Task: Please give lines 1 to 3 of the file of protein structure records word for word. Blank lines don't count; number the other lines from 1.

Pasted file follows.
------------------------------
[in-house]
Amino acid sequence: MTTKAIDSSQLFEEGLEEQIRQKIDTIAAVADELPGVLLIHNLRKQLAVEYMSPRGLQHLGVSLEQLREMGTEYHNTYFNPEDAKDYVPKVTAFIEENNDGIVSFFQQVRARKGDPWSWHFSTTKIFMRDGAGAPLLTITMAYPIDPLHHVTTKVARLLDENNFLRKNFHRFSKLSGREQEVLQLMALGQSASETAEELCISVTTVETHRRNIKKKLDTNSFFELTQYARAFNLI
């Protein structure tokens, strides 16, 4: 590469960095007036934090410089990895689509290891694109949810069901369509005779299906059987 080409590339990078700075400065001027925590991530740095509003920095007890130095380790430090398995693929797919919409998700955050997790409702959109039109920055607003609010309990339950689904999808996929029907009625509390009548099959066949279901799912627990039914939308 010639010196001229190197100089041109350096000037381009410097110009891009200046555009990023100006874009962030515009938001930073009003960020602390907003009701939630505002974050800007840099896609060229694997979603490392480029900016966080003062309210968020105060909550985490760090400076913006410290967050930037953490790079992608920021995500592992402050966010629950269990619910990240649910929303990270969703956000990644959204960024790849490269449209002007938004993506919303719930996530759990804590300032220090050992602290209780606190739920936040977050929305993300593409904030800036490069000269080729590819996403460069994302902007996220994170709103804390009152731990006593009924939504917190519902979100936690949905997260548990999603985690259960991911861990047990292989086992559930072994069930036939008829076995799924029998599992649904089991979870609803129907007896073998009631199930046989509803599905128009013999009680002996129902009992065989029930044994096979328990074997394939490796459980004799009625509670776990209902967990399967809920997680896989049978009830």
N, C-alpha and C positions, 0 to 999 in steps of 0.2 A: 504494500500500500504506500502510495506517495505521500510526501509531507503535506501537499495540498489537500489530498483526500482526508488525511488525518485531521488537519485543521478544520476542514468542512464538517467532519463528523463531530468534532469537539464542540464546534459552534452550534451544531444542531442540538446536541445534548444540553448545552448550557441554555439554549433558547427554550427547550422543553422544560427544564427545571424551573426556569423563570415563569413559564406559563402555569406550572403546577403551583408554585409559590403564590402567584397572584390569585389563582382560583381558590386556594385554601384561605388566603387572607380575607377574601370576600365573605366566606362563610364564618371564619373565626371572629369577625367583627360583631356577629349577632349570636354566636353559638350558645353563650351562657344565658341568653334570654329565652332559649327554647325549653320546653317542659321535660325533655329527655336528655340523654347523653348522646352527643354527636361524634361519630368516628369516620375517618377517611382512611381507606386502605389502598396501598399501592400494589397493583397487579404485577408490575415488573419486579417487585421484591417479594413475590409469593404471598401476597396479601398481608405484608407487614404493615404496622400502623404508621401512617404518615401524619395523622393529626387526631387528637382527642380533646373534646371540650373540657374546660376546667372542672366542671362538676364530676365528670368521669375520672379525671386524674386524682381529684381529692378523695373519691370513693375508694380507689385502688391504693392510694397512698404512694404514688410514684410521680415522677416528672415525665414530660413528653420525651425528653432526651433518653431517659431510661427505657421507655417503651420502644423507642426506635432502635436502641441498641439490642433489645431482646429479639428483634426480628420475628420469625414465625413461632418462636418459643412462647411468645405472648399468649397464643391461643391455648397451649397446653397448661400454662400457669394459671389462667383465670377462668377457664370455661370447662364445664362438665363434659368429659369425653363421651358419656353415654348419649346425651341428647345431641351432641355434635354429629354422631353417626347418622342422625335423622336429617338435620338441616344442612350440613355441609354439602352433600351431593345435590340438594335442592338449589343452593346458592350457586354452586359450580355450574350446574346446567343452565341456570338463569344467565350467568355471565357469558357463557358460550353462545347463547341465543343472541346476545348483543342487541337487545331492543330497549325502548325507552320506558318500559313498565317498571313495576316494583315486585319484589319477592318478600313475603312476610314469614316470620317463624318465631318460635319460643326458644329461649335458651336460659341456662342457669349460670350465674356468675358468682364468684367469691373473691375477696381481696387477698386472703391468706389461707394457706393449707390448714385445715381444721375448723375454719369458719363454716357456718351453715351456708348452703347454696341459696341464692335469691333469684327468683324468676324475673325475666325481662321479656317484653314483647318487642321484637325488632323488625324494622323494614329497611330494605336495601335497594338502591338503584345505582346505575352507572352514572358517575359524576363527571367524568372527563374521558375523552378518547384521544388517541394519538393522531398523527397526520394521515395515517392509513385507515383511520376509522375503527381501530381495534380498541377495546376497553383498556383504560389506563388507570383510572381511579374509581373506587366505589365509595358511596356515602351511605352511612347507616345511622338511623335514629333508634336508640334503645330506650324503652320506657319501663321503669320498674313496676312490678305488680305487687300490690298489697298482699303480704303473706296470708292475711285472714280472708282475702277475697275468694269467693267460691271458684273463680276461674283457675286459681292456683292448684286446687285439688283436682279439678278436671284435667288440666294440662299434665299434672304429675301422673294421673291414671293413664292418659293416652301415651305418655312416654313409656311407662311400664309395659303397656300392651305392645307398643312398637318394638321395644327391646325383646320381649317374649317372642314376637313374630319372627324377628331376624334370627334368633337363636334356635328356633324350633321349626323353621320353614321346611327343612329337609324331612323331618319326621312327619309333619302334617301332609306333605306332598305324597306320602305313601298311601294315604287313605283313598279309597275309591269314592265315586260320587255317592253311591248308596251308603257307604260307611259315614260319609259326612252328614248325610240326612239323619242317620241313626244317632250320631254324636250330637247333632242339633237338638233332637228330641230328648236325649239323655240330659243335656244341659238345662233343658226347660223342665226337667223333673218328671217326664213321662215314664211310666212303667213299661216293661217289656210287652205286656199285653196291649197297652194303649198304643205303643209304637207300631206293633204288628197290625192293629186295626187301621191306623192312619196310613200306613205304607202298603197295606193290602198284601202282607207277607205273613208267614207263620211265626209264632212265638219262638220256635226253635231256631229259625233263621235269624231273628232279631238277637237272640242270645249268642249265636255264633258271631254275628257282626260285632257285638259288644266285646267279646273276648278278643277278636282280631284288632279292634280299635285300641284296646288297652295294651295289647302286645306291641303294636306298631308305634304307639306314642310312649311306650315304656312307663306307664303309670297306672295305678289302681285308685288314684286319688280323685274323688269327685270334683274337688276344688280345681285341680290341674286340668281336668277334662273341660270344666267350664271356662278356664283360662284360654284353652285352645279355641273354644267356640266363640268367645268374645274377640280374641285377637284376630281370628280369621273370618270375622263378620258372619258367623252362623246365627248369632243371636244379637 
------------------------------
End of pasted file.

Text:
[in-house]
Amino acid sequence: MTTKAIDSSQLFEEGLEEQIRQKIDTIAAVADELPGVLLIHNLRKQLAVEYMSPRGLQHLGVSLEQLREMGTEYHNTYFNPEDAKDYVPKVTAFIEENNDGIVSFFQQVRARKGDPWSWHFSTTKIFMRDGAGAPLLTITMAYPIDPLHHVTTKVARLLDENNFLRKNFHRFSKLSGREQEVLQLMALGQSASETAEELCISVTTVETHRRNIKKKLDTNSFFELTQYARAFNLI
């Protein structure tokens, strides 16, 4: 590469960095007036934090410089990895689509290891694109949810069901369509005779299906059987 080409590339990078700075400065001027925590991530740095509003920095007890130095380790430090398995693929797919919409998700955050997790409702959109039109920055607003609010309990339950689904999808996929029907009625509390009548099959066949279901799912627990039914939308 010639010196001229190197100089041109350096000037381009410097110009891009200046555009990023100006874009962030515009938001930073009003960020602390907003009701939630505002974050800007840099896609060229694997979603490392480029900016966080003062309210968020105060909550985490760090400076913006410290967050930037953490790079992608920021995500592992402050966010629950269990619910990240649910929303990270969703956000990644959204960024790849490269449209002007938004993506919303719930996530759990804590300032220090050992602290209780606190739920936040977050929305993300593409904030800036490069000269080729590819996403460069994302902007996220994170709103804390009152731990006593009924939504917190519902979100936690949905997260548990999603985690259960991911861990047990292989086992559930072994069930036939008829076995799924029998599992649904089991979870609803129907007896073998009631199930046989509803599905128009013999009680002996129902009992065989029930044994096979328990074997394939490796459980004799009625509670776990209902967990399967809920997680896989049978009830």